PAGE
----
Southwest Behavioral Health/ Rim Guidance Center has received a grant to assist the Northern Gila County area in addressing the growing problems of substance abuse in the community.
The focus will be on underage consumption/binge drinking and methamphetamine abuse, said Darlene Duncan, community mobilization coordinator for the project.
Other groups will be targeted as well, she added.
Police Chief Gordon Gartner cites a Dec. 7 arrest as an example of the seriousness of the area's substance abuse problems. Although the suspect and victim are not underage, Gartner said it proves methamphetamine use and violent crimes usually go hand in hand. Police arrested Todd Aaron Thomas, 36, for kidnapping, aggravated assault and DUI/Drugs. Police say Thomas kidnapped a 42-year-old Payson woman in the early morning and assaulted her. Gartner said police believe he was under the influence of methamphetamines at the time. "When we arrested him for DUI, there appeared to be meth in his body and upon a search warrant, we found meth and paraphernalia in his home," he said.
Meth use at PHS
Although Gartner can't cite any statistics, he said there are meth users at Payson High School.
"From time to time, we see increases in its use in the high school, based on availability to the students from local drug dealers. Sometimes we arrest people and we then get information that someone is selling meth to students," said Gartner. "We have recently picked up information that there is currently meth use at Payson High School, but primarily it's marijuana use," he said.
The $28,000 grant to Rim Guidance will pay for the part-time position held by Duncan, a licensed independent substance abuse counselor. She currently serves as a part-time prevention coordinator for the agency.
"So many of us dealing with the courts, and all agencies dealing with kids with methamphetamine problems or who are drinking, see the need for more outreach," said Duncan.
"The grant will allow us to increase our services. It's a community problem, it's not just a few people's problems. With meth, we are looking at other crimes, too," she said. Meth users often commit crimes such as burglaries and domestic violence, Duncan added.
What is methamphetamine?
Duncan said methamphetamine is a powerfully addictive stimulant that has a high potential for abuse. She noted meth can be made in a person's home, using over-the-counter ingredients.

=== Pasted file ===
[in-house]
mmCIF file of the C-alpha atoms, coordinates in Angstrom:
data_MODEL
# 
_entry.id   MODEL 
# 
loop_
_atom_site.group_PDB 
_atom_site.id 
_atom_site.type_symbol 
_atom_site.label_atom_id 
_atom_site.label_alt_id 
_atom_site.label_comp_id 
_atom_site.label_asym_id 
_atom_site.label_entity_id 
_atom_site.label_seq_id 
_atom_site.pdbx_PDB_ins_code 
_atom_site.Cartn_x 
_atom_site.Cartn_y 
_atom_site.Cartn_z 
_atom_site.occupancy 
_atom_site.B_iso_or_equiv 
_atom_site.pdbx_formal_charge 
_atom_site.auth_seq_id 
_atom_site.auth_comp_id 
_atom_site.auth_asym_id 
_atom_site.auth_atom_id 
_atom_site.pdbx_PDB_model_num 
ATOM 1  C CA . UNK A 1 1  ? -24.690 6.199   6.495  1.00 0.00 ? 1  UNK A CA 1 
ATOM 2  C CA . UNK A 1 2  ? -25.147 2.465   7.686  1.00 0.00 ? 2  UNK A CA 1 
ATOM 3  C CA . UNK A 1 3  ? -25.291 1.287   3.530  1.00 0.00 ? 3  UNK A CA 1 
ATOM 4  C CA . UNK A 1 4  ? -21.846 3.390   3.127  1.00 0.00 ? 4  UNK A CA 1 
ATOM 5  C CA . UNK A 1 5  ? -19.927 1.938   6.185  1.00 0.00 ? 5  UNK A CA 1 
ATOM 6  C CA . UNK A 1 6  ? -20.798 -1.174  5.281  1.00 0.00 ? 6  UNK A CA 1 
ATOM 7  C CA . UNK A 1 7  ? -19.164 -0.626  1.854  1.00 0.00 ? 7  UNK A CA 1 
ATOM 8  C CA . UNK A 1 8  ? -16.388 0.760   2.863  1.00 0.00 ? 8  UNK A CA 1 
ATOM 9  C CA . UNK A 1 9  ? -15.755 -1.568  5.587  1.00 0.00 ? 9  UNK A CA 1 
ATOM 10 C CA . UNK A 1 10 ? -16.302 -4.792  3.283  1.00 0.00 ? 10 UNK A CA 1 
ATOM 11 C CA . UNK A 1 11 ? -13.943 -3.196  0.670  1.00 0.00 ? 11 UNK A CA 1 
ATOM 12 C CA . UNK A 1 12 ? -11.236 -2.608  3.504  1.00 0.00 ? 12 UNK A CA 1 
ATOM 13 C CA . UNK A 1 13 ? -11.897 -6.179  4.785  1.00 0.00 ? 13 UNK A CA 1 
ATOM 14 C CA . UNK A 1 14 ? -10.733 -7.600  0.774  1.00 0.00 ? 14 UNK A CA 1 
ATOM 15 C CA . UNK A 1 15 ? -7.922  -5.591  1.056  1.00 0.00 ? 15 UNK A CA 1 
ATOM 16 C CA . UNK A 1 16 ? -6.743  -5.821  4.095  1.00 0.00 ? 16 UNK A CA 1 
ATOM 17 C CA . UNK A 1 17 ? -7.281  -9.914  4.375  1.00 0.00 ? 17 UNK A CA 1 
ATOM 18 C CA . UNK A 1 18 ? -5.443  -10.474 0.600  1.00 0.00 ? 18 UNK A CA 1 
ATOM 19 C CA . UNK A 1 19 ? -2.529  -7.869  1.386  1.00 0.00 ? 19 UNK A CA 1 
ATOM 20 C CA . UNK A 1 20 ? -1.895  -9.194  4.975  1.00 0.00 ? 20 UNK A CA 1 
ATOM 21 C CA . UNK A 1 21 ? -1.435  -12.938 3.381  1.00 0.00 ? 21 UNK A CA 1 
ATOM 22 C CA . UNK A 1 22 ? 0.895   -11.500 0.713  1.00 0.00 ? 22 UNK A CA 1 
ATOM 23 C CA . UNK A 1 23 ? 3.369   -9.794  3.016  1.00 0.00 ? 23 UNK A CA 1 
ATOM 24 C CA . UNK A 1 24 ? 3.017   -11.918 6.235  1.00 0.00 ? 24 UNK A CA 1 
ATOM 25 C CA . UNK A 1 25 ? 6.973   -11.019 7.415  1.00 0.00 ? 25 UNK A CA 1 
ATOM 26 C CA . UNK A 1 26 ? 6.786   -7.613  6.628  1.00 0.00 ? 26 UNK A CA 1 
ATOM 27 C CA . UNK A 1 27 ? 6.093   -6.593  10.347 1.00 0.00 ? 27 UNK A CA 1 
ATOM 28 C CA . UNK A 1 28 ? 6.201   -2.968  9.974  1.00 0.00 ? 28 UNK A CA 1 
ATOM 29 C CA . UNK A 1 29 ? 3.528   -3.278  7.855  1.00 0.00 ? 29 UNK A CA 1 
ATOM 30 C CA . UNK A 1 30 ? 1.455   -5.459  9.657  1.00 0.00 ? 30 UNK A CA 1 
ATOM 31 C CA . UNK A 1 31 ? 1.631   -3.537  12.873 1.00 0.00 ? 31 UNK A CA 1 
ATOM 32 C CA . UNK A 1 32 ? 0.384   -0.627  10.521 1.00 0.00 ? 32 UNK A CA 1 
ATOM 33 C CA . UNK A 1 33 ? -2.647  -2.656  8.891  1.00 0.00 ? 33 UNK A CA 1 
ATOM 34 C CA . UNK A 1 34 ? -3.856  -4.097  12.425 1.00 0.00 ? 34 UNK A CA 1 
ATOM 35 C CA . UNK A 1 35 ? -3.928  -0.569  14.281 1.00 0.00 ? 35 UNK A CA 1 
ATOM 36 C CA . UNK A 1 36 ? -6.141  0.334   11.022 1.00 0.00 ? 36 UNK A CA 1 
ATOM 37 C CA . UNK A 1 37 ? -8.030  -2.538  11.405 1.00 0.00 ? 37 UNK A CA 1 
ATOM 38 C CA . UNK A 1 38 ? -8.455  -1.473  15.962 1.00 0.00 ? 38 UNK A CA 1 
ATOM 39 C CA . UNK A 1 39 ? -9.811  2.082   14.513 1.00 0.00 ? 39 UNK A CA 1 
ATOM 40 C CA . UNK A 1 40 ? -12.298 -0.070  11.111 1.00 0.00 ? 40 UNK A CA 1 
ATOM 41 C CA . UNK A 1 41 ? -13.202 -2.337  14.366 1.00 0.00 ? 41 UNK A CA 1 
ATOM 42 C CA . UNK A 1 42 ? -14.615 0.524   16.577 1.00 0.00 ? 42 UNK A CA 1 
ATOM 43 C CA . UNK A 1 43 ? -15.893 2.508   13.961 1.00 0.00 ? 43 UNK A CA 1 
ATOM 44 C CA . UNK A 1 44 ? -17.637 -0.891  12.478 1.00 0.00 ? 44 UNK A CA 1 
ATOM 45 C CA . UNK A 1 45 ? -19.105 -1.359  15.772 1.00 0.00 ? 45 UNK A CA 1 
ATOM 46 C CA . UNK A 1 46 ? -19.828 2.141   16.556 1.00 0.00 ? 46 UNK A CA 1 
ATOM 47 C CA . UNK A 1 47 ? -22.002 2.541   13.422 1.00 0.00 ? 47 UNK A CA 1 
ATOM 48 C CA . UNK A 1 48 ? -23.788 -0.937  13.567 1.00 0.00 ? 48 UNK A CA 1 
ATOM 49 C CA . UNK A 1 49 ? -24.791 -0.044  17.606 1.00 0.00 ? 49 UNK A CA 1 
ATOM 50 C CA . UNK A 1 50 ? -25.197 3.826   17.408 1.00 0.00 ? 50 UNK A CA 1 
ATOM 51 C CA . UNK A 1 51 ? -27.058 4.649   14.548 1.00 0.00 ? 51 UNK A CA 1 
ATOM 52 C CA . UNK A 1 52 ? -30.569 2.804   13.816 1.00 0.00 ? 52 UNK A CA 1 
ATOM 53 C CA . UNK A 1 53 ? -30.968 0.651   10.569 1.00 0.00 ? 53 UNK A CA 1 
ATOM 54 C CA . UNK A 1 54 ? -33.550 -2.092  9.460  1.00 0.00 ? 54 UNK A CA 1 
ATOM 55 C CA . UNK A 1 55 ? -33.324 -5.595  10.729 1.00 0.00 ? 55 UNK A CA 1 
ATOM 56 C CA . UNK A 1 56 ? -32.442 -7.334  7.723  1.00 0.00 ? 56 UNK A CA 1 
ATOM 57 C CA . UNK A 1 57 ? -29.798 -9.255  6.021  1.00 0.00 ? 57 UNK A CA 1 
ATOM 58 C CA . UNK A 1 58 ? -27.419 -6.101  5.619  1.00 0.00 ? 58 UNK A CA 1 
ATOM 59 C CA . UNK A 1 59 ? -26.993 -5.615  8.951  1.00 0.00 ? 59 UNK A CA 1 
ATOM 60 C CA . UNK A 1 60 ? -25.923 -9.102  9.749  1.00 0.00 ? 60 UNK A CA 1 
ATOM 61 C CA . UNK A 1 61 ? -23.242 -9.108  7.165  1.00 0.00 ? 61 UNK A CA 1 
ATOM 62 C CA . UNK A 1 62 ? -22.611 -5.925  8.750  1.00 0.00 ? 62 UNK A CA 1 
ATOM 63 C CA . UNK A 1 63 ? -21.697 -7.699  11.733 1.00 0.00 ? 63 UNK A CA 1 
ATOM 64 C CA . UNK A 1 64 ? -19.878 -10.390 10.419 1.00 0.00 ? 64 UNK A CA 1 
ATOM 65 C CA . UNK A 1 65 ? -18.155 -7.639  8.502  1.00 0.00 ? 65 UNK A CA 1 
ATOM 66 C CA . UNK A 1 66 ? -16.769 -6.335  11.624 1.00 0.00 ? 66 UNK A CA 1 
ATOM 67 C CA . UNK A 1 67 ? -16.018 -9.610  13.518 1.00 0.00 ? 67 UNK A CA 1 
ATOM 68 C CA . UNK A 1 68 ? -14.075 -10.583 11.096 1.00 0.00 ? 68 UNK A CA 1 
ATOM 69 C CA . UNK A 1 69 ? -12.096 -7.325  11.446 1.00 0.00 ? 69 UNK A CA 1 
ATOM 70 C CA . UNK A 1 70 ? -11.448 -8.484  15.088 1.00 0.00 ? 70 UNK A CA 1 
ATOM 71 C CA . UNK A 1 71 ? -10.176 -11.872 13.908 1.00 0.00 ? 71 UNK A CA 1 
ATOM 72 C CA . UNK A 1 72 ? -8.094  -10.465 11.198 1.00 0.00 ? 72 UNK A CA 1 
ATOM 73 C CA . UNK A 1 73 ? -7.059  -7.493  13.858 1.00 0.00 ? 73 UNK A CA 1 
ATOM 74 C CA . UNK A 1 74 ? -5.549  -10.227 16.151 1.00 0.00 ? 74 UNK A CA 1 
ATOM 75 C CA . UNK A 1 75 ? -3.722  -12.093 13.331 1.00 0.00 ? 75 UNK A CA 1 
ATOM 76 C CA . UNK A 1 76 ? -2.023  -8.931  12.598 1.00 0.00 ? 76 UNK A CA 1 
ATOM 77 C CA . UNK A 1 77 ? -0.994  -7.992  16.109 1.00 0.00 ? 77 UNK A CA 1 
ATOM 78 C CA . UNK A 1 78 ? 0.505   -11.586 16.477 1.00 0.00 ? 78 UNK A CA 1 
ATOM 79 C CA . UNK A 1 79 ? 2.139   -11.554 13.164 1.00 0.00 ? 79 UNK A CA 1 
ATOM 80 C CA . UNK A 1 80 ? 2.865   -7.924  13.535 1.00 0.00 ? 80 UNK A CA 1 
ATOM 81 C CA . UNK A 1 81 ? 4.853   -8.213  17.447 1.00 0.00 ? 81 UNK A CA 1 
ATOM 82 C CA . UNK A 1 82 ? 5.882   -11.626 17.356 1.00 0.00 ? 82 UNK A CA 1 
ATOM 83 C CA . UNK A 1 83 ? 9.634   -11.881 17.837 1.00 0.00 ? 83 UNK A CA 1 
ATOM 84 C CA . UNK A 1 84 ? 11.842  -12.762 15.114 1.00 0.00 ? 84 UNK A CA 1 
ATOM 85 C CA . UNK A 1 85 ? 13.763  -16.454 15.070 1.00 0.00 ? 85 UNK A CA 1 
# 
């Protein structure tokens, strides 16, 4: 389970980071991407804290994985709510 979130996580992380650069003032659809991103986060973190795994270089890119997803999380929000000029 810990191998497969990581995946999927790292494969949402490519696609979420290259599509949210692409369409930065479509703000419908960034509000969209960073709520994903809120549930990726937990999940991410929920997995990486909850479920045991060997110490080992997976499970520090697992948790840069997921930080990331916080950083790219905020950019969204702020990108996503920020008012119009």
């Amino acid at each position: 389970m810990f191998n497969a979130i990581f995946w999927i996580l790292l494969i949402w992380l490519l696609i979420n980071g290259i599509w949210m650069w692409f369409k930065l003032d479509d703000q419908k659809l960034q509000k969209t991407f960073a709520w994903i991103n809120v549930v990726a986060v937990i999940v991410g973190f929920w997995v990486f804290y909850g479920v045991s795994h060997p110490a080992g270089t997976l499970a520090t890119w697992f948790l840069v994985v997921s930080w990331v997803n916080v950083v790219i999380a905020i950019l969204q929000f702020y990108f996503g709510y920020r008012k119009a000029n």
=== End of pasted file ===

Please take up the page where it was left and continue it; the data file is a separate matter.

What does meth do?
Information from The Partnership for a Drug-Free America states, "Meth can make a user awake and alert and can keep him or her up for hours and even days. After a "binge," a user will inevitably crash, and can become severely depressed and even suicidal."
According to the Office of National Drug Control Policy, meth users are prone to violence and neglectful behavior that can affect their children and neighbors. The chemicals used in meth production are flammable and highly toxic, posing a twofold threat to the environment and residents.
How to recognize a meth user?
The meth user could be anyone -- a teen or parent, urban dweller to city person, students to professionals -- anyone in any neighborhood.
"Arizona is the hotbed for meth, and the problem is our proximity to the border. We still have meth labs here and there, but the majority is coming across the border. Every time we turn around, meth is connected to some kind of crime in our town," Gartner said.
Binge drinking is also a problem among teenagers
According to a National Household Survey on Drug Abuse, binge drinking means drinking five or more drinks on the same occasion on at least one day.
The survey report noted an estimated 46 million people, 12 or older, were binge drinkers. In 2000, one in five underage people, ages 12 to 20, was a binge drinker. Also, underage people who reported binge drinking were almost nine times more likely to have used marijuana/ hashish during the past month and were at least six times more likely to have used any illicit drug other than marijuana during the past month compared with underage persons who did not binge drink.
Duncan said she is currently working with the Payson Police Department to offer joint presentations to community groups about the problems of methamphetamines and binge drinking.
Gartner admits alcohol abuse is a problem at Payson High school, too, but adds it's not as bad as it is in some schools. "Alcohol abuse is in our high school. We arrest high school students at parties, and we're very tough on them," said Gartner.
According to the National Institute on Alcohol Abuse and Alcoholism, by the time students have reached the eighth grade, nearly half have had at least one drink, and more than 20 percent report having been drunk.
Duncan said if you would like to have her make a presentation to your school or community group, you may call her at (928) 468-8055, ext. 3804.
Is My Child Using Meth?
Short Term Use Can Result In:
- Inability to sleep
- Nervous physical activity
- Decreased appetite
- Burns on lips or frequent nosebleeds
- Carelessness about appearance
- Lying or secretiveness
- Unusually violent
- Withdrawal from friends and family
- Problems at school
- Missing valuables -- users often steal to buy drugs